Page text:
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Of the many different responses in the commentaries, my favorite has always been the Sefat Emet, who suggests that the slaughtered bird represents the yetzer hara (evil inclination) while the bird which is set free and lives represents the yetzer hatov (our desire to do good); dipping it in blood perhaps represents utilizing our appetite for evil towards a better good.   

However, there is another explanation, which I saw quoted in an article on by Dr. Baruch and Judy Sterman (“Freebird: The Strange Case of the Bird that Lived”), which suggests a totally different understanding.  

The Chizkuni (13th century French commentator) points out that a bird dipped in blood, set free upon the field, would actually meet a very different fate than one might think. Indeed, other birds would probably see and even smell the blood and, either feeling threatened by a new and different identity, or sensing weakness and perhaps even assuming the bird is wounded, would attack it and kill it.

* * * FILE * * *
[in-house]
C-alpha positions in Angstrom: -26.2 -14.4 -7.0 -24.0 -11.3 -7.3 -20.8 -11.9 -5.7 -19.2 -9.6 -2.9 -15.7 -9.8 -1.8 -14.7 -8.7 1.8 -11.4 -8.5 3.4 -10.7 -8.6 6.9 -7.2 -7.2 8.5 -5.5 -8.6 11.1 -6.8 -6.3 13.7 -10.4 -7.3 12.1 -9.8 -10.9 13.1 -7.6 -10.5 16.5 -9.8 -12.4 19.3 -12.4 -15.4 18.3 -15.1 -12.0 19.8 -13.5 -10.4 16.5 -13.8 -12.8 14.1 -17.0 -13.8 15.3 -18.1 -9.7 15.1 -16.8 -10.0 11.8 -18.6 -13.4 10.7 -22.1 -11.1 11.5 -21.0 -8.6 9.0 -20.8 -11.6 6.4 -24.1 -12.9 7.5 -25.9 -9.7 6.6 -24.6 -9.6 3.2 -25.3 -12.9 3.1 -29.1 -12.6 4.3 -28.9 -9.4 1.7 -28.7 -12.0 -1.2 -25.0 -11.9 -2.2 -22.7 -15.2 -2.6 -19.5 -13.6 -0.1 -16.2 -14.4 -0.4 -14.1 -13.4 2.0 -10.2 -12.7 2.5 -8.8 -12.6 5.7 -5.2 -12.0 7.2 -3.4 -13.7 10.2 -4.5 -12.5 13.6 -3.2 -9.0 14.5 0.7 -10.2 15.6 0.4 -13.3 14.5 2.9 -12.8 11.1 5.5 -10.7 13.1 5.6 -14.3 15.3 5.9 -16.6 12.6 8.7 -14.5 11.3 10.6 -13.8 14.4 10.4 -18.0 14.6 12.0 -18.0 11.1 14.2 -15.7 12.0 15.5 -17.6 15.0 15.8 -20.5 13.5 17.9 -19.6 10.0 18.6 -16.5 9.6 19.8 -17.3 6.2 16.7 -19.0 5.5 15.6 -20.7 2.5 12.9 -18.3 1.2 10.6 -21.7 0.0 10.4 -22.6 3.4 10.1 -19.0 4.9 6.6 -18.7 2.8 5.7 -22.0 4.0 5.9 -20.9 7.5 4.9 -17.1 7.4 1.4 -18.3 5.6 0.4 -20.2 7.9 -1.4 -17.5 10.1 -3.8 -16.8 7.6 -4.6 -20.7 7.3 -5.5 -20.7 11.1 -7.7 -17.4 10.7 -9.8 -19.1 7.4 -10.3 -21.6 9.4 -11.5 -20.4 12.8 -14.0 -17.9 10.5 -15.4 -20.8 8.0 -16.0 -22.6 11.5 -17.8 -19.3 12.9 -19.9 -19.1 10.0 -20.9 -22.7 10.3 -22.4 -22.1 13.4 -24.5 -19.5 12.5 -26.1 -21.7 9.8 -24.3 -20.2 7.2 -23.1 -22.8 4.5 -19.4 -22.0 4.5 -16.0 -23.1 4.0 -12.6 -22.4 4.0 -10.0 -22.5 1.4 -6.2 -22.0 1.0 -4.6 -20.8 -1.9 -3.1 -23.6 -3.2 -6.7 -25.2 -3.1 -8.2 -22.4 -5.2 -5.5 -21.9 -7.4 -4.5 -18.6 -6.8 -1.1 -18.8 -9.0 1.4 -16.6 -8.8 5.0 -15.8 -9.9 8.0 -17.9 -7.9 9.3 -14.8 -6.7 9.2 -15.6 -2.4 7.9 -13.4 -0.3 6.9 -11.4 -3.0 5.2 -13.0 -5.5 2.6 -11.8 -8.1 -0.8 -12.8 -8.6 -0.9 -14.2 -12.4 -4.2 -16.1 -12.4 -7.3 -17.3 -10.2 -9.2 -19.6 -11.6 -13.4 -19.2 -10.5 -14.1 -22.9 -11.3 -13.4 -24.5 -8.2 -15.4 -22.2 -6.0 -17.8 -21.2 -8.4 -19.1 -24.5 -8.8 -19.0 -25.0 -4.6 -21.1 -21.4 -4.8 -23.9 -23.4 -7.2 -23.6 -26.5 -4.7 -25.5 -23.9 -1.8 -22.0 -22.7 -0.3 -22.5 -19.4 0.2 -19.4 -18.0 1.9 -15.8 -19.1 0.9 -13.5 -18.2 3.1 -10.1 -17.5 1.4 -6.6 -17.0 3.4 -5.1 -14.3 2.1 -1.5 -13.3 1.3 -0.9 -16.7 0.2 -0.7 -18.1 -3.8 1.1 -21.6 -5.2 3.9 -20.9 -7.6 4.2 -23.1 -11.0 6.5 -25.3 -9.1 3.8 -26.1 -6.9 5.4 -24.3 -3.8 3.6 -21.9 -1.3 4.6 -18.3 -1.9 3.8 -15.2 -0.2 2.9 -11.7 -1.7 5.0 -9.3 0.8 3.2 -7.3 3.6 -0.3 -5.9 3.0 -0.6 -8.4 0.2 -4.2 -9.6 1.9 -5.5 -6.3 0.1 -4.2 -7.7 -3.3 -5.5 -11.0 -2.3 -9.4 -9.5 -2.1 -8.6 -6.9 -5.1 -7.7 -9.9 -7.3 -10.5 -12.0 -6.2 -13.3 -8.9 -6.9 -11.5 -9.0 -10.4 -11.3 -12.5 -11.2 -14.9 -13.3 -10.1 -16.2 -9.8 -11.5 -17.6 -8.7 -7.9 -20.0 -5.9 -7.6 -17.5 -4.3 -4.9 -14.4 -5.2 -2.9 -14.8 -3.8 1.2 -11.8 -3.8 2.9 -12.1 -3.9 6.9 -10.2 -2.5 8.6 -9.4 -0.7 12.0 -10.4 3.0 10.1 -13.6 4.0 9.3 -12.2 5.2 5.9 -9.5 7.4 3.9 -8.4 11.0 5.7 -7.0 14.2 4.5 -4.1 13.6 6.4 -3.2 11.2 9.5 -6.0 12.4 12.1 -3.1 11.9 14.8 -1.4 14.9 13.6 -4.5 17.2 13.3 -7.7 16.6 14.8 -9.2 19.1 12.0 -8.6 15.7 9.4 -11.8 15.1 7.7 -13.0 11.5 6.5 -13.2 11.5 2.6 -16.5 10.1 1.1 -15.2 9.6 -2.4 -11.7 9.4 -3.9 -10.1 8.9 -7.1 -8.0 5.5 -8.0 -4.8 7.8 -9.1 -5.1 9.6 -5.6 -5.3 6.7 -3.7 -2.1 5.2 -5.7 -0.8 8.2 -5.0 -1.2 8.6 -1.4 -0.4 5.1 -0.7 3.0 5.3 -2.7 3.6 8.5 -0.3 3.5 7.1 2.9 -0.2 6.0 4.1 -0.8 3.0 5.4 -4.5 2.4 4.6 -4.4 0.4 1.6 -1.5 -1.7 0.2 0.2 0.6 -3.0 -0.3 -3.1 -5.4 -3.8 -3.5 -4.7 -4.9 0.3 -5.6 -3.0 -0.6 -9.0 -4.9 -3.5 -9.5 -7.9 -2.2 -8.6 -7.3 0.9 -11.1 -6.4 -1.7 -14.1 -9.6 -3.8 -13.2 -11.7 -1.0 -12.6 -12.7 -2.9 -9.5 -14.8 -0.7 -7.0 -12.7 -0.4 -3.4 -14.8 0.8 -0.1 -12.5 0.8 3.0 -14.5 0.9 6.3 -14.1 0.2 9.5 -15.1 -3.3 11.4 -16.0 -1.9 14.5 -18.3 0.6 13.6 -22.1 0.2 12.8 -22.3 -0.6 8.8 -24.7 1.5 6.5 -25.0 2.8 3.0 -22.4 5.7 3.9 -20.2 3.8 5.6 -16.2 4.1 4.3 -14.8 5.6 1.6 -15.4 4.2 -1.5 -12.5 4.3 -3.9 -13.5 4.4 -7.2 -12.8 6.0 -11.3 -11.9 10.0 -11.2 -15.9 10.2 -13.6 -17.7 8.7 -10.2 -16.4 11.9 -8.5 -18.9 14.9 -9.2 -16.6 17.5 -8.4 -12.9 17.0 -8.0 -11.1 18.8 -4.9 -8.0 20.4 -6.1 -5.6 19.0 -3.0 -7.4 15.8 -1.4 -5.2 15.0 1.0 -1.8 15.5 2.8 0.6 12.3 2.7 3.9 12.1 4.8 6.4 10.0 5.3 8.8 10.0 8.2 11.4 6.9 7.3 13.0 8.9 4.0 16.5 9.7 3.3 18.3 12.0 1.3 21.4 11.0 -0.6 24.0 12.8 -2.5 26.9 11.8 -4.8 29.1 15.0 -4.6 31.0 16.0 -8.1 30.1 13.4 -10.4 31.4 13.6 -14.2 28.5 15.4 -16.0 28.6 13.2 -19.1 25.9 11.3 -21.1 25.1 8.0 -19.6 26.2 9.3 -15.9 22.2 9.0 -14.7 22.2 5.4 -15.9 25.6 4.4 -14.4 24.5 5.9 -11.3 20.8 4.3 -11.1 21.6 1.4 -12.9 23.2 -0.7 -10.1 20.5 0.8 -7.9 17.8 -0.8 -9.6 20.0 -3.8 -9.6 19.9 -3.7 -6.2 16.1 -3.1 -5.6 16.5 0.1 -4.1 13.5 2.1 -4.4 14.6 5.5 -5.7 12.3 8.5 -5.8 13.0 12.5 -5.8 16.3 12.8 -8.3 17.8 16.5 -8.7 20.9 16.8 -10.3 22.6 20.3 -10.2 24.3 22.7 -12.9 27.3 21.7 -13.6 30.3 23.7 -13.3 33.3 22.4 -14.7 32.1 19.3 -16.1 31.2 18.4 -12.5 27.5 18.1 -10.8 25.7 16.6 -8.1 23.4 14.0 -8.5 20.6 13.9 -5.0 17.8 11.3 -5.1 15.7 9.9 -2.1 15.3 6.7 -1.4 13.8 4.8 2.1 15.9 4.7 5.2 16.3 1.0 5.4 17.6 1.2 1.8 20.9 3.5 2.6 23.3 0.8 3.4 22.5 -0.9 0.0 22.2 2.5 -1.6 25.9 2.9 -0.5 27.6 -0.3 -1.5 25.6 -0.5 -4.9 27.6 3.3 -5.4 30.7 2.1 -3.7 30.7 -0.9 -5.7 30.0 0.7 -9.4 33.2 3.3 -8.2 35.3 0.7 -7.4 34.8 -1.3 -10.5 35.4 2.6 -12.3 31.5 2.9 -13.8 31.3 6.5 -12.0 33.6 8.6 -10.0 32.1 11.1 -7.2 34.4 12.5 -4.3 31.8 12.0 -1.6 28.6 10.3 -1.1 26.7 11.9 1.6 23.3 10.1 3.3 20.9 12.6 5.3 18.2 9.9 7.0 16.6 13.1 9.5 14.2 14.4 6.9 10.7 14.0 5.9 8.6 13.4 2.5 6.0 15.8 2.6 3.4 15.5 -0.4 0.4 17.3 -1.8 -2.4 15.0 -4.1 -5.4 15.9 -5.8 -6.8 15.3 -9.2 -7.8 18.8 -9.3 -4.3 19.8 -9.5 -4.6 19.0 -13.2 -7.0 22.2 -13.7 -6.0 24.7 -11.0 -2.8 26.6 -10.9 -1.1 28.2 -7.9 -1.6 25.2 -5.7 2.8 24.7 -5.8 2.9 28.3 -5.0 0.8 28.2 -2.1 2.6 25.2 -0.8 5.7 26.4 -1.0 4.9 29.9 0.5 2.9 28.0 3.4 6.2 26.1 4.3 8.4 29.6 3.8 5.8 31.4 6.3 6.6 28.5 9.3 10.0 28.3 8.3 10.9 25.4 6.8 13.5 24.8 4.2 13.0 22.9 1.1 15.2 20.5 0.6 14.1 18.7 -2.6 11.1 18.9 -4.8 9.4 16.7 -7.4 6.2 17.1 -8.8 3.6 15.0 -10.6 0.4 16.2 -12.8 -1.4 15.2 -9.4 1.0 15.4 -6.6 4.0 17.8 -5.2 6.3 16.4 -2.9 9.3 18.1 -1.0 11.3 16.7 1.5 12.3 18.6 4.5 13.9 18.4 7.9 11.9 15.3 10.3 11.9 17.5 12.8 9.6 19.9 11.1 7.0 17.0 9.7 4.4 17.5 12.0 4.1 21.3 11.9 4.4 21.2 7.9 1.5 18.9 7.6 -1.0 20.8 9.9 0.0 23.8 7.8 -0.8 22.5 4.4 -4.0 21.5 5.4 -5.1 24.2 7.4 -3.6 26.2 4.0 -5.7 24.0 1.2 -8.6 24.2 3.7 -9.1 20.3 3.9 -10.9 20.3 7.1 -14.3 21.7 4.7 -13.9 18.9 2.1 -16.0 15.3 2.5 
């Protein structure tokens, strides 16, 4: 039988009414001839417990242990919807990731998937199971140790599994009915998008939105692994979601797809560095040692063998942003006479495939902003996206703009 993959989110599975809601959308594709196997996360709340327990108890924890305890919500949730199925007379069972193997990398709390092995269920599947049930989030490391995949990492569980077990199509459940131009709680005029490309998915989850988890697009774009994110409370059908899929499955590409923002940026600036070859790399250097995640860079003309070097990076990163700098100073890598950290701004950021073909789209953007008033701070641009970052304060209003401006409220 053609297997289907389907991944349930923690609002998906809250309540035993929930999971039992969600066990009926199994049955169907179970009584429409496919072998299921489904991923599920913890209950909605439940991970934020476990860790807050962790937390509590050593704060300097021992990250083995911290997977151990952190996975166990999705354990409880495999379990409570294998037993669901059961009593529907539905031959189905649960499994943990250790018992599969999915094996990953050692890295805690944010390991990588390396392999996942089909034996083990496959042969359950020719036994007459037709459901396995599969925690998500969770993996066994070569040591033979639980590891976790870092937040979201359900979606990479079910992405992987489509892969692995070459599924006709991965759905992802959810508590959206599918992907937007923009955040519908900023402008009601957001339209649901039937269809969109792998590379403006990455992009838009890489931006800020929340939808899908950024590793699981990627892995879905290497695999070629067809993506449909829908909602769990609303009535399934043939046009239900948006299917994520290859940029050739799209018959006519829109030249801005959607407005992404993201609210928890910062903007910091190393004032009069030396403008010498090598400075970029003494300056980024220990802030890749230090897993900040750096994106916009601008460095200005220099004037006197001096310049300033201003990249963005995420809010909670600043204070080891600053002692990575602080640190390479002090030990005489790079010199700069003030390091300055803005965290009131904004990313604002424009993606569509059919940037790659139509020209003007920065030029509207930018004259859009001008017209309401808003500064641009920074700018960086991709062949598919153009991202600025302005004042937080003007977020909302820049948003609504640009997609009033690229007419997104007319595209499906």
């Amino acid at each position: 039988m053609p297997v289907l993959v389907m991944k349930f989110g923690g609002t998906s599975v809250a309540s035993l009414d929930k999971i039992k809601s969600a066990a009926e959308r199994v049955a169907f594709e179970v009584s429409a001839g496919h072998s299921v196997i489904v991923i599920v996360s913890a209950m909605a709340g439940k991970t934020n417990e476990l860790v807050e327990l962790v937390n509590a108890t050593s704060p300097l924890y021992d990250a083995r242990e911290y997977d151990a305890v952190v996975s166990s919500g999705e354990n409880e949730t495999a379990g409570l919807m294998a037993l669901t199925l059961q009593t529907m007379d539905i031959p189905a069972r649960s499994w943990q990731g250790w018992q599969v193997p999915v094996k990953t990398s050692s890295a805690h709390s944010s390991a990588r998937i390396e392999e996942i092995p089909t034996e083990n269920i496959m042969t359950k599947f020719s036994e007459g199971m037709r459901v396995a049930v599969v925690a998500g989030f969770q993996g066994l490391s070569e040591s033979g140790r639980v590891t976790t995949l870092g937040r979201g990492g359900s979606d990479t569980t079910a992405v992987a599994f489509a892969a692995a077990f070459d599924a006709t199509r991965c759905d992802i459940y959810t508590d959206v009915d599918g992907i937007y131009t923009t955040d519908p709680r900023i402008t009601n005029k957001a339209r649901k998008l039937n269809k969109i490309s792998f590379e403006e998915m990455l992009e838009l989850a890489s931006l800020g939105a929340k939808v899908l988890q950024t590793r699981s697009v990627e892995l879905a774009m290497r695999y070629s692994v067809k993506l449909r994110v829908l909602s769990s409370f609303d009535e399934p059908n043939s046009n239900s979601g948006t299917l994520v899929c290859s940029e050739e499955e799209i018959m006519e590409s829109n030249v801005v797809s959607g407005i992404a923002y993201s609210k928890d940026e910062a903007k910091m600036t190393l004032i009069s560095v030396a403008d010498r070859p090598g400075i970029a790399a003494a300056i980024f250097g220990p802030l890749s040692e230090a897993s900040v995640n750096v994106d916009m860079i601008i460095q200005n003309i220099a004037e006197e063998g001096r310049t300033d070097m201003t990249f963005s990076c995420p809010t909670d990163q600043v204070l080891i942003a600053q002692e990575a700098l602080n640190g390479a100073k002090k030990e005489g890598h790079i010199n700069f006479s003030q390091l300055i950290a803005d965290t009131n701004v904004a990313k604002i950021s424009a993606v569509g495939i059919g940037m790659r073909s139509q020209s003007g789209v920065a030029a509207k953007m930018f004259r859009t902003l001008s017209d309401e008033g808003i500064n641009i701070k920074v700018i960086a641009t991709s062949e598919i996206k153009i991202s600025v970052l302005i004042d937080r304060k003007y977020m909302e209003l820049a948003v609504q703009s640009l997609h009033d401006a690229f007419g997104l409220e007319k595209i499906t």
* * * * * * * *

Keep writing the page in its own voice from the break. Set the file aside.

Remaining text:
Longing to return to its flock, the bird dipped in blood and freed likely would have no idea of the danger it was flying into, until being attacked, overwhelmed and killed. 

So, what does all this have to do with the metzorah?

The metzorah, forced to separate from society and leave the camp, was meant to consider the possibility that he or she may have committed the transgression of slander in one form or another. And the most terrible aspect of slander is the character assassination it inflicts on its hapless victim who may have no idea what people are saying about him, and may be totally unaware that his status has changed and people no longer see him quite the same way. We may think we have set the bird free, but in reality it is marked with blood and is already, on one level, waiting to die.